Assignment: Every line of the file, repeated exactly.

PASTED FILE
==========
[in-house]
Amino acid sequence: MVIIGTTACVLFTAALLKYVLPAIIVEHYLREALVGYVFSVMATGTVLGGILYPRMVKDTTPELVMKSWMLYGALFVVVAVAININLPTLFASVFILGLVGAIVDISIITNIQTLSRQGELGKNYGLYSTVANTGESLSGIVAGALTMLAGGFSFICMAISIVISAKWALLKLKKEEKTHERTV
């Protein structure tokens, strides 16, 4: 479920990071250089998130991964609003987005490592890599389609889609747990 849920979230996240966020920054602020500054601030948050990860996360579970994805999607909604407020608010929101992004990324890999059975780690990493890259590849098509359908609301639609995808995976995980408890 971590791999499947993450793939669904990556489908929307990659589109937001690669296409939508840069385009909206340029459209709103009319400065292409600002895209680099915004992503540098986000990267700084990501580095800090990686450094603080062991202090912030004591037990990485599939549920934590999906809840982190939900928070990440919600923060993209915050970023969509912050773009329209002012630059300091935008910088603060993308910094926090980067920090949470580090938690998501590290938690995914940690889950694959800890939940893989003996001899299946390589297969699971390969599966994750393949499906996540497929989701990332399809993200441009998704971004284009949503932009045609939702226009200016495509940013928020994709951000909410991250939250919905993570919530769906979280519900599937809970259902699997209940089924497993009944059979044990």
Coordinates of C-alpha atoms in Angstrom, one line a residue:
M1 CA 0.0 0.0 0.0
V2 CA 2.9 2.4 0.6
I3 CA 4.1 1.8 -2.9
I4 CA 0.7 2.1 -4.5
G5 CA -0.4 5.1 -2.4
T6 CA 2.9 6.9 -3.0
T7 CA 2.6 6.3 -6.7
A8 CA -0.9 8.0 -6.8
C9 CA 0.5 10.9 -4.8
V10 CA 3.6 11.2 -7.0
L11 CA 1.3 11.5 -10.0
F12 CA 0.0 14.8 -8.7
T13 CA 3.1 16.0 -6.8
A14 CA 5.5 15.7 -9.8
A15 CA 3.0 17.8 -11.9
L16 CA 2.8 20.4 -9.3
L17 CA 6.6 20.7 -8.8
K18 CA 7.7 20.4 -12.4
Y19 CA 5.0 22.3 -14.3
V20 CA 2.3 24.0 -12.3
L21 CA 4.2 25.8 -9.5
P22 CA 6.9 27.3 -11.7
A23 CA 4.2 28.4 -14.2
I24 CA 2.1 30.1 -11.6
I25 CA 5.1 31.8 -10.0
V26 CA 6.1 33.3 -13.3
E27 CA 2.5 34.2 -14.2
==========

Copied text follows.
[in-house]
Amino acid sequence: MVIIGTTACVLFTAALLKYVLPAIIVEHYLREALVGYVFSVMATGTVLGGILYPRMVKDTTPELVMKSWMLYGALFVVVAVAININLPTLFASVFILGLVGAIVDISIITNIQTLSRQGELGKNYGLYSTVANTGESLSGIVAGALTMLAGGFSFICMAISIVISAKWALLKLKKEEKTHERTV
């Protein structure tokens, strides 16, 4: 479920990071250089998130991964609003987005490592890599389609889609747990 849920979230996240966020920054602020500054601030948050990860996360579970994805999607909604407020608010929101992004990324890999059975780690990493890259590849098509359908609301639609995808995976995980408890 971590791999499947993450793939669904990556489908929307990659589109937001690669296409939508840069385009909206340029459209709103009319400065292409600002895209680099915004992503540098986000990267700084990501580095800090990686450094603080062991202090912030004591037990990485599939549920934590999906809840982190939900928070990440919600923060993209915050970023969509912050773009329209002012630059300091935008910088603060993308910094926090980067920090949470580090938690998501590290938690995914940690889950694959800890939940893989003996001899299946390589297969699971390969599966994750393949499906996540497929989701990332399809993200441009998704971004284009949503932009045609939702226009200016495509940013928020994709951000909410991250939250919905993570919530769906979280519900599937809970259902699997209940089924497993009944059979044990």
Coordinates of C-alpha atoms in Angstrom, one line a residue:
M1 CA 0.0 0.0 0.0
V2 CA 2.9 2.4 0.6
I3 CA 4.1 1.8 -2.9
I4 CA 0.7 2.1 -4.5
G5 CA -0.4 5.1 -2.4
T6 CA 2.9 6.9 -3.0
T7 CA 2.6 6.3 -6.7
A8 CA -0.9 8.0 -6.8
C9 CA 0.5 10.9 -4.8
V10 CA 3.6 11.2 -7.0
L11 CA 1.3 11.5 -10.0
F12 CA 0.0 14.8 -8.7
T13 CA 3.1 16.0 -6.8
A14 CA 5.5 15.7 -9.8
A15 CA 3.0 17.8 -11.9
L16 CA 2.8 20.4 -9.3
L17 CA 6.6 20.7 -8.8
K18 CA 7.7 20.4 -12.4
Y19 CA 5.0 22.3 -14.3
V20 CA 2.3 24.0 -12.3
L21 CA 4.2 25.8 -9.5
P22 CA 6.9 27.3 -11.7
A23 CA 4.2 28.4 -14.2
I24 CA 2.1 30.1 -11.6
I25 CA 5.1 31.8 -10.0
V26 CA 6.1 33.3 -13.3
E27 CA 2.5 34.2 -14.2